MT: Why has the revolver taken so long?
Val: Well we wanted to make it the epitome of the highest end headphone. We started off using three different drivers in each ear but found out that these crossovers don't work in headphones. So we changed the driver technology three times in it, almost four. The materials - it weighed too much so we had to change it to some exotic materials that weren't plastic. Our mantra is "ABCP", anything but circles and plastic. We've had some real hit successes with the M100. I was showing one of my DJ friends, Sander Kleinenberg, the Revolver and he said "Yeah that's amazing but why don't you just perfect the crossfade LP2 because it's almost there as being the perfect headphone. It's almost perfect but if you tweak a few things it will be the perfect headphone and you don't have to build Revolver."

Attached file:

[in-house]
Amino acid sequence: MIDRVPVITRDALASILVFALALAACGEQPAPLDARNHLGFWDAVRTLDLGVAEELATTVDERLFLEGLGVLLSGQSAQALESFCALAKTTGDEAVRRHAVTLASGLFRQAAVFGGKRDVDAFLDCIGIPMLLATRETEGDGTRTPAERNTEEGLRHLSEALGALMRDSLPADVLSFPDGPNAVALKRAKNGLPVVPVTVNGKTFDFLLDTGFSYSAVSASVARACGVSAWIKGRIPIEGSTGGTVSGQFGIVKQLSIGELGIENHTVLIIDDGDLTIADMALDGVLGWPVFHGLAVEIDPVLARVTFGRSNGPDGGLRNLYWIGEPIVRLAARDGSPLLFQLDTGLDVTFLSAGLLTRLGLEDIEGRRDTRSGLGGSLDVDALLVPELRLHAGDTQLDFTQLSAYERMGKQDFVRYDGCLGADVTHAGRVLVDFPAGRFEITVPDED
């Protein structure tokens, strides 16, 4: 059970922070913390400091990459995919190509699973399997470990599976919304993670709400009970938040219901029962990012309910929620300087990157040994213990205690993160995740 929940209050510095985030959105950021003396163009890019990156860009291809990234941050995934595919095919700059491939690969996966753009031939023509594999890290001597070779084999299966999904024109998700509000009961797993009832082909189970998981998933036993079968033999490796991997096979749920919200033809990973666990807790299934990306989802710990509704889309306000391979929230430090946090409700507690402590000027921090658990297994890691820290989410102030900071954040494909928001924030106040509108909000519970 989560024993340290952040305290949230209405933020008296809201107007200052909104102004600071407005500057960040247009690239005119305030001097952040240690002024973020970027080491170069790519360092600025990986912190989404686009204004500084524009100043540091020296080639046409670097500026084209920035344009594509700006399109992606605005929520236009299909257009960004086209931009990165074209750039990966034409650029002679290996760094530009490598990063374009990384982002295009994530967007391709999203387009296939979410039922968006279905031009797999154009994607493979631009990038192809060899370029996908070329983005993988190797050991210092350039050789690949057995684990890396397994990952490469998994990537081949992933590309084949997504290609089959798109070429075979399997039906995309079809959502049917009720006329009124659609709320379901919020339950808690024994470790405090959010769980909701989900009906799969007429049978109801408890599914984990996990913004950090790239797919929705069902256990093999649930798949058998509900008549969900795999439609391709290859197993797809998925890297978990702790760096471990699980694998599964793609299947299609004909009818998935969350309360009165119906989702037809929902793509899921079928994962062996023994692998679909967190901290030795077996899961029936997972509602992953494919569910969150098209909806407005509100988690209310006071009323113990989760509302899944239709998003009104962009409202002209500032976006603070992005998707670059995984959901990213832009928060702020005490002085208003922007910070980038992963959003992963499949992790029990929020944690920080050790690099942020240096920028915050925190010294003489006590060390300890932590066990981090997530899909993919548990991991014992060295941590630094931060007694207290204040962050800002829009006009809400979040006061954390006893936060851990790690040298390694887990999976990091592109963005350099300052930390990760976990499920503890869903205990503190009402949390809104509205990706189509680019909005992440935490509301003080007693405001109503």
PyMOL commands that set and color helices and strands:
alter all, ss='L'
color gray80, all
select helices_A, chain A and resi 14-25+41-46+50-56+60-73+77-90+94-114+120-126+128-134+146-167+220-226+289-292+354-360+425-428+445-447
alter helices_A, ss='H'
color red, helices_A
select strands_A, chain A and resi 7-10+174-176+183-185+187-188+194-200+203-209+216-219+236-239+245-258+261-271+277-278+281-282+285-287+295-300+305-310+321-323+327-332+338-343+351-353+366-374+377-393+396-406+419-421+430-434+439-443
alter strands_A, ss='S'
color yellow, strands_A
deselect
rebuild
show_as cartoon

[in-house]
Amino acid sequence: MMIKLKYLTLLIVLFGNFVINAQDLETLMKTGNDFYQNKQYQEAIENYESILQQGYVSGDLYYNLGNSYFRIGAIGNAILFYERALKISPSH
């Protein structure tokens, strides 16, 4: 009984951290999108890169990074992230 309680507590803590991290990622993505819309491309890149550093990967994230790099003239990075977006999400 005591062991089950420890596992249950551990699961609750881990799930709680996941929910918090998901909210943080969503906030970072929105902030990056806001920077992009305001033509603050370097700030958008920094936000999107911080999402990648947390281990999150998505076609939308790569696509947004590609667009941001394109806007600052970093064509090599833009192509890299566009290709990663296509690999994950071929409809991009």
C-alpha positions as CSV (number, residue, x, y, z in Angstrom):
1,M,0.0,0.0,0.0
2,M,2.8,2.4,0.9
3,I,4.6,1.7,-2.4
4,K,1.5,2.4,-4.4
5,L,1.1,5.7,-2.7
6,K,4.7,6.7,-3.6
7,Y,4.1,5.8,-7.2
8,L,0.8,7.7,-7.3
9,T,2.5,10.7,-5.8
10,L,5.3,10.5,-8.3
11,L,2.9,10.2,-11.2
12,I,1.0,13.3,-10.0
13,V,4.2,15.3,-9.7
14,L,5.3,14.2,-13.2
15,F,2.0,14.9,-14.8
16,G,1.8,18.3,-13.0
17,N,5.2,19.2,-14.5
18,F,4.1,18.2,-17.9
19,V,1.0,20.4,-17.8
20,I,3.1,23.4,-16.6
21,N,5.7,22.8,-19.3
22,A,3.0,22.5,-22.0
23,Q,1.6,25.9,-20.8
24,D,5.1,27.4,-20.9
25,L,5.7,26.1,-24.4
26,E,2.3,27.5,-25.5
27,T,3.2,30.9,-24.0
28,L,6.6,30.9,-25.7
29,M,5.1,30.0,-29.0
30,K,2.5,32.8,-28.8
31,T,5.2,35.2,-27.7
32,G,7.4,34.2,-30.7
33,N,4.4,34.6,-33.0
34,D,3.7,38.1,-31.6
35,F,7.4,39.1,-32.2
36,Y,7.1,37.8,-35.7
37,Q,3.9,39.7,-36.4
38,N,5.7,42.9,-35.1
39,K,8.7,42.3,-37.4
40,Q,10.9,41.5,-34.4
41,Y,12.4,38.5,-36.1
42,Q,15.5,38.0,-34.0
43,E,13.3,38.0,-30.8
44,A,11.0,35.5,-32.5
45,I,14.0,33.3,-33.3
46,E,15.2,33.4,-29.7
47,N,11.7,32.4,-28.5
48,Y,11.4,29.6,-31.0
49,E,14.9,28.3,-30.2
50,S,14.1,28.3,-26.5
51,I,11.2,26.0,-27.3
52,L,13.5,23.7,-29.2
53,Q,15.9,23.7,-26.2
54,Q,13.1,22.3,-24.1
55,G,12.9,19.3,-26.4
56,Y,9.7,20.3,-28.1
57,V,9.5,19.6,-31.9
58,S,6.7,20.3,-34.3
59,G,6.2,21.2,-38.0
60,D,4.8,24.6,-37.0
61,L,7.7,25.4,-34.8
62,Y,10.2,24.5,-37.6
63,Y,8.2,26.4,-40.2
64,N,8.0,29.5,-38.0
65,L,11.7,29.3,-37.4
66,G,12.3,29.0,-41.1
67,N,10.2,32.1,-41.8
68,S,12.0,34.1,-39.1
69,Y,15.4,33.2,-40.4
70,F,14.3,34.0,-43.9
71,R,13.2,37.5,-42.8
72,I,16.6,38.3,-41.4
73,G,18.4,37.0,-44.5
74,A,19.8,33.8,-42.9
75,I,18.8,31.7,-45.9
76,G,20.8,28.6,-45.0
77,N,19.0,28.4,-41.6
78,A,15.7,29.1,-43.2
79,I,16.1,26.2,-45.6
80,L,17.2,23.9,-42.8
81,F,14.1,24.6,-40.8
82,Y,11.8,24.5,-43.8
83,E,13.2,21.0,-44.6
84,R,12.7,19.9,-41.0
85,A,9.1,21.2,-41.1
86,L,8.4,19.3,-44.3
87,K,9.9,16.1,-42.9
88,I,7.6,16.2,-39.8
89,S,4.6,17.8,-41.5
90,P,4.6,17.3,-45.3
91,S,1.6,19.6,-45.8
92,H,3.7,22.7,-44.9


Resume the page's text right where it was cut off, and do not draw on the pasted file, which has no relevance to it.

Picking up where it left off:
He's the one that almost made me make the Crossfade M100 and it's been the product we've sold tons of. We won 19 editors' choice awards, won DJ magazine best headphone, voted by DJ magazine readers two years in a row as the best DJ headphone. It became the most popular headphone of all time on the forums by audiophiles. So I really have to thank him [Sander] for making me prioritize that project over Revolver.